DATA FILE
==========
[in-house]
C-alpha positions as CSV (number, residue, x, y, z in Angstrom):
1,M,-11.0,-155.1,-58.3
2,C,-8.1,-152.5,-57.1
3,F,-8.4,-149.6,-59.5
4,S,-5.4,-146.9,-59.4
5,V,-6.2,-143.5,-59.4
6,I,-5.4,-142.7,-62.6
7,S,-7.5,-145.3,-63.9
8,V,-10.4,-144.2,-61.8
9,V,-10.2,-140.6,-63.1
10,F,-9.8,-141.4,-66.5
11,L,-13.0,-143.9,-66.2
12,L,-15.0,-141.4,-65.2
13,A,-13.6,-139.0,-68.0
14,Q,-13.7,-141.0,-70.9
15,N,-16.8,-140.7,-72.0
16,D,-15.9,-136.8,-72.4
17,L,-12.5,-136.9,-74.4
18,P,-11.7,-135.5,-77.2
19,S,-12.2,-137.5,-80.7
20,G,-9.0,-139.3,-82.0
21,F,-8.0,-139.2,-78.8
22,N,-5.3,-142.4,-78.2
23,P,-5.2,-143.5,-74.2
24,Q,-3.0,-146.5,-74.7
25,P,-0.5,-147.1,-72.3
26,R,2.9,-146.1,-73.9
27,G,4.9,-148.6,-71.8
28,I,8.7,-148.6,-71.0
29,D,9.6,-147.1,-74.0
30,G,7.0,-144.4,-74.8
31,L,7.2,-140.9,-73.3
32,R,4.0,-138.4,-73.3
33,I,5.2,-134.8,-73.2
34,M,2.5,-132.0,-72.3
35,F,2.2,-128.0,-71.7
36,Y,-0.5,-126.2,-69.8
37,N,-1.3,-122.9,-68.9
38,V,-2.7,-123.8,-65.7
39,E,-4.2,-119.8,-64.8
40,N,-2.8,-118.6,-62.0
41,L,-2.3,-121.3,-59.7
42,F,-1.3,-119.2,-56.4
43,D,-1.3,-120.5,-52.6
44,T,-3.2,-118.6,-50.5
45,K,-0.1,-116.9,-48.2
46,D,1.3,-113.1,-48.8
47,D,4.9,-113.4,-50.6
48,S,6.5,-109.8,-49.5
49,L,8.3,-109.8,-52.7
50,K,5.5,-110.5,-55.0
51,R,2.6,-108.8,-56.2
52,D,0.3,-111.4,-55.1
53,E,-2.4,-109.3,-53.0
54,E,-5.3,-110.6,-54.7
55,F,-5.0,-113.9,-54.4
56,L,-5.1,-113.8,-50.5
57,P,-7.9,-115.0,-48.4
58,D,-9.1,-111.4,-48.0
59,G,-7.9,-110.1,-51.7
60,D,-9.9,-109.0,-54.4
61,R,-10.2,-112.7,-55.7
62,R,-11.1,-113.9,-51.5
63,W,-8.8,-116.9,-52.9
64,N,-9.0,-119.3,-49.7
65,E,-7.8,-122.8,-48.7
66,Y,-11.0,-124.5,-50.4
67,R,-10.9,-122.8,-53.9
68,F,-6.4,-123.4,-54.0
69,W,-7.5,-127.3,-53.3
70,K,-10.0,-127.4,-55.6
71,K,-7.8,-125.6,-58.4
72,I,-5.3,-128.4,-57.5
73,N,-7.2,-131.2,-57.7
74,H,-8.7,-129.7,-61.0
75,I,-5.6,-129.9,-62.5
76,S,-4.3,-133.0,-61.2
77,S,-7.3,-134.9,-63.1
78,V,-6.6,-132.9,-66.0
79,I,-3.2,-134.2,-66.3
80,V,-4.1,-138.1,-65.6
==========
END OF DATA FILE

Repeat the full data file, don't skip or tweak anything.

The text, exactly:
[in-house]
C-alpha positions as CSV (number, residue, x, y, z in Angstrom):
1,M,-11.0,-155.1,-58.3
2,C,-8.1,-152.5,-57.1
3,F,-8.4,-149.6,-59.5
4,S,-5.4,-146.9,-59.4
5,V,-6.2,-143.5,-59.4
6,I,-5.4,-142.7,-62.6
7,S,-7.5,-145.3,-63.9
8,V,-10.4,-144.2,-61.8
9,V,-10.2,-140.6,-63.1
10,F,-9.8,-141.4,-66.5
11,L,-13.0,-143.9,-66.2
12,L,-15.0,-141.4,-65.2
13,A,-13.6,-139.0,-68.0
14,Q,-13.7,-141.0,-70.9
15,N,-16.8,-140.7,-72.0
16,D,-15.9,-136.8,-72.4
17,L,-12.5,-136.9,-74.4
18,P,-11.7,-135.5,-77.2
19,S,-12.2,-137.5,-80.7
20,G,-9.0,-139.3,-82.0
21,F,-8.0,-139.2,-78.8
22,N,-5.3,-142.4,-78.2
23,P,-5.2,-143.5,-74.2
24,Q,-3.0,-146.5,-74.7
25,P,-0.5,-147.1,-72.3
26,R,2.9,-146.1,-73.9
27,G,4.9,-148.6,-71.8
28,I,8.7,-148.6,-71.0
29,D,9.6,-147.1,-74.0
30,G,7.0,-144.4,-74.8
31,L,7.2,-140.9,-73.3
32,R,4.0,-138.4,-73.3
33,I,5.2,-134.8,-73.2
34,M,2.5,-132.0,-72.3
35,F,2.2,-128.0,-71.7
36,Y,-0.5,-126.2,-69.8
37,N,-1.3,-122.9,-68.9
38,V,-2.7,-123.8,-65.7
39,E,-4.2,-119.8,-64.8
40,N,-2.8,-118.6,-62.0
41,L,-2.3,-121.3,-59.7
42,F,-1.3,-119.2,-56.4
43,D,-1.3,-120.5,-52.6
44,T,-3.2,-118.6,-50.5
45,K,-0.1,-116.9,-48.2
46,D,1.3,-113.1,-48.8
47,D,4.9,-113.4,-50.6
48,S,6.5,-109.8,-49.5
49,L,8.3,-109.8,-52.7
50,K,5.5,-110.5,-55.0
51,R,2.6,-108.8,-56.2
52,D,0.3,-111.4,-55.1
53,E,-2.4,-109.3,-53.0
54,E,-5.3,-110.6,-54.7
55,F,-5.0,-113.9,-54.4
56,L,-5.1,-113.8,-50.5
57,P,-7.9,-115.0,-48.4
58,D,-9.1,-111.4,-48.0
59,G,-7.9,-110.1,-51.7
60,D,-9.9,-109.0,-54.4
61,R,-10.2,-112.7,-55.7
62,R,-11.1,-113.9,-51.5
63,W,-8.8,-116.9,-52.9
64,N,-9.0,-119.3,-49.7
65,E,-7.8,-122.8,-48.7
66,Y,-11.0,-124.5,-50.4
67,R,-10.9,-122.8,-53.9
68,F,-6.4,-123.4,-54.0
69,W,-7.5,-127.3,-53.3
70,K,-10.0,-127.4,-55.6
71,K,-7.8,-125.6,-58.4
72,I,-5.3,-128.4,-57.5
73,N,-7.2,-131.2,-57.7
74,H,-8.7,-129.7,-61.0
75,I,-5.6,-129.9,-62.5
76,S,-4.3,-133.0,-61.2
77,S,-7.3,-134.9,-63.1
78,V,-6.6,-132.9,-66.0
79,I,-3.2,-134.2,-66.3
80,V,-4.1,-138.1,-65.6